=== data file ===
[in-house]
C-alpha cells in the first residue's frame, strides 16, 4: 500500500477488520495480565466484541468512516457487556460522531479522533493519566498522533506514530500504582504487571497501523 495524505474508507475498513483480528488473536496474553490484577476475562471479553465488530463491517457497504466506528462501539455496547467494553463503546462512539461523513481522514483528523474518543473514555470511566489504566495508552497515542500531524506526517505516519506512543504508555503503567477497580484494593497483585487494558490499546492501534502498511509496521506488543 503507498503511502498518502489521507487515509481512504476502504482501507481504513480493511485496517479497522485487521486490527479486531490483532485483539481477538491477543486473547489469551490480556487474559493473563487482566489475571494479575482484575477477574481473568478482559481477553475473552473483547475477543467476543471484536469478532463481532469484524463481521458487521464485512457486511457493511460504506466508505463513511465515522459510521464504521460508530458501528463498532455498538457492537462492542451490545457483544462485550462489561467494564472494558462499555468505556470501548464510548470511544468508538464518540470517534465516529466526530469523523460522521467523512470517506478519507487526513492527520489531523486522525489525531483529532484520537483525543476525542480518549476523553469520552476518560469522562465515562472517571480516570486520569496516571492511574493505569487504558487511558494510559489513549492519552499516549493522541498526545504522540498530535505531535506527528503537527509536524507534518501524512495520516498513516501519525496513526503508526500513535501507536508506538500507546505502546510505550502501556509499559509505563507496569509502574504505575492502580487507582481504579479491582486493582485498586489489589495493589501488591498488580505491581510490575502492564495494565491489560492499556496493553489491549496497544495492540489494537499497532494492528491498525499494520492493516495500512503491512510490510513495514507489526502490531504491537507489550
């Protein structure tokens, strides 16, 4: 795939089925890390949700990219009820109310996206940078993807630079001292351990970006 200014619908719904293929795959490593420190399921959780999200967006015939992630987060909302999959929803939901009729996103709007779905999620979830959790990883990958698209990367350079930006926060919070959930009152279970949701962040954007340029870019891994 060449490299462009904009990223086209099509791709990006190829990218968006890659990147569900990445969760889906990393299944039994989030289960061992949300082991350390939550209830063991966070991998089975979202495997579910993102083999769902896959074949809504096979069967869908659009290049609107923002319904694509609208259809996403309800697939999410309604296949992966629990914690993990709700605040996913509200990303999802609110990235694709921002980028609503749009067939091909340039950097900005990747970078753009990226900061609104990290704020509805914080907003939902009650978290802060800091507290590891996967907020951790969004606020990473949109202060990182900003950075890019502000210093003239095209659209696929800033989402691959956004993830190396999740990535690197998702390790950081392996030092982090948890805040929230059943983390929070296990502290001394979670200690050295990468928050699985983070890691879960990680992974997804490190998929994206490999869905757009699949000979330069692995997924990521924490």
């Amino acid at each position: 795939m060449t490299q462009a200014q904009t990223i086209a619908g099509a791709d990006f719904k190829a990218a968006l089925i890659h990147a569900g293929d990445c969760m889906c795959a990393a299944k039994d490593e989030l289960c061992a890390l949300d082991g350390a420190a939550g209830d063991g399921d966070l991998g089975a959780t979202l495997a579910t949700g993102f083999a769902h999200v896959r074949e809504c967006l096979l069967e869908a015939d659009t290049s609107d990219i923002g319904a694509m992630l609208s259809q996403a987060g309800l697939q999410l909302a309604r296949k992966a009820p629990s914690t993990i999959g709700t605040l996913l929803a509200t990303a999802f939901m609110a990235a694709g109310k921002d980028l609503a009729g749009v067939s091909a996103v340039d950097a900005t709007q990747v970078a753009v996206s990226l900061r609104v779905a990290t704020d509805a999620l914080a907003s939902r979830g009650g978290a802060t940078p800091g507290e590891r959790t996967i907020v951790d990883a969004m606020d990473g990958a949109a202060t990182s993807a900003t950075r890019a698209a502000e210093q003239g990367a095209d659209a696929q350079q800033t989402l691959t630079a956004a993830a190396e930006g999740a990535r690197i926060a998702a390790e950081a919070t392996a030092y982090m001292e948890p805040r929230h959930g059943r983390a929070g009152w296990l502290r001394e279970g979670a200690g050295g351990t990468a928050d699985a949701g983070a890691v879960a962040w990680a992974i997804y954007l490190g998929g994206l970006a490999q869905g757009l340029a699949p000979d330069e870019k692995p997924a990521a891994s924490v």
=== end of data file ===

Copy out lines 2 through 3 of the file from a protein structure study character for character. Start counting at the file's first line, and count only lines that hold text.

C-alpha cells in the first residue's frame, strides 16, 4: 500500500477488520495480565466484541468512516457487556460522531479522533493519566498522533506514530500504582504487571497501523 495524505474508507475498513483480528488473536496474553490484577476475562471479553465488530463491517457497504466506528462501539455496547467494553463503546462512539461523513481522514483528523474518543473514555470511566489504566495508552497515542500531524506526517505516519506512543504508555503503567477497580484494593497483585487494558490499546492501534502498511509496521506488543 503507498503511502498518502489521507487515509481512504476502504482501507481504513480493511485496517479497522485487521486490527479486531490483532485483539481477538491477543486473547489469551490480556487474559493473563487482566489475571494479575482484575477477574481473568478482559481477553475473552473483547475477543467476543471484536469478532463481532469484524463481521458487521464485512457486511457493511460504506466508505463513511465515522459510521464504521460508530458501528463498532455498538457492537462492542451490545457483544462485550462489561467494564472494558462499555468505556470501548464510548470511544468508538464518540470517534465516529466526530469523523460522521467523512470517506478519507487526513492527520489531523486522525489525531483529532484520537483525543476525542480518549476523553469520552476518560469522562465515562472517571480516570486520569496516571492511574493505569487504558487511558494510559489513549492519552499516549493522541498526545504522540498530535505531535506527528503537527509536524507534518501524512495520516498513516501519525496513526503508526500513535501507536508506538500507546505502546510505550502501556509499559509505563507496569509502574504505575492502580487507582481504579479491582486493582485498586489489589495493589501488591498488580505491581510490575502492564495494565491489560492499556496493553489491549496497544495492540489494537499497532494492528491498525499494520492493516495500512503491512510490510513495514507489526502490531504491537507489550
């Protein structure tokens, strides 16, 4: 795939089925890390949700990219009820109310996206940078993807630079001292351990970006 200014619908719904293929795959490593420190399921959780999200967006015939992630987060909302999959929803939901009729996103709007779905999620979830959790990883990958698209990367350079930006926060919070959930009152279970949701962040954007340029870019891994 060449490299462009904009990223086209099509791709990006190829990218968006890659990147569900990445969760889906990393299944039994989030289960061992949300082991350390939550209830063991966070991998089975979202495997579910993102083999769902896959074949809504096979069967869908659009290049609107923002319904694509609208259809996403309800697939999410309604296949992966629990914690993990709700605040996913509200990303999802609110990235694709921002980028609503749009067939091909340039950097900005990747970078753009990226900061609104990290704020509805914080907003939902009650978290802060800091507290590891996967907020951790969004606020990473949109202060990182900003950075890019502000210093003239095209659209696929800033989402691959956004993830190396999740990535690197998702390790950081392996030092982090948890805040929230059943983390929070296990502290001394979670200690050295990468928050699985983070890691879960990680992974997804490190998929994206490999869905757009699949000979330069692995997924990521924490």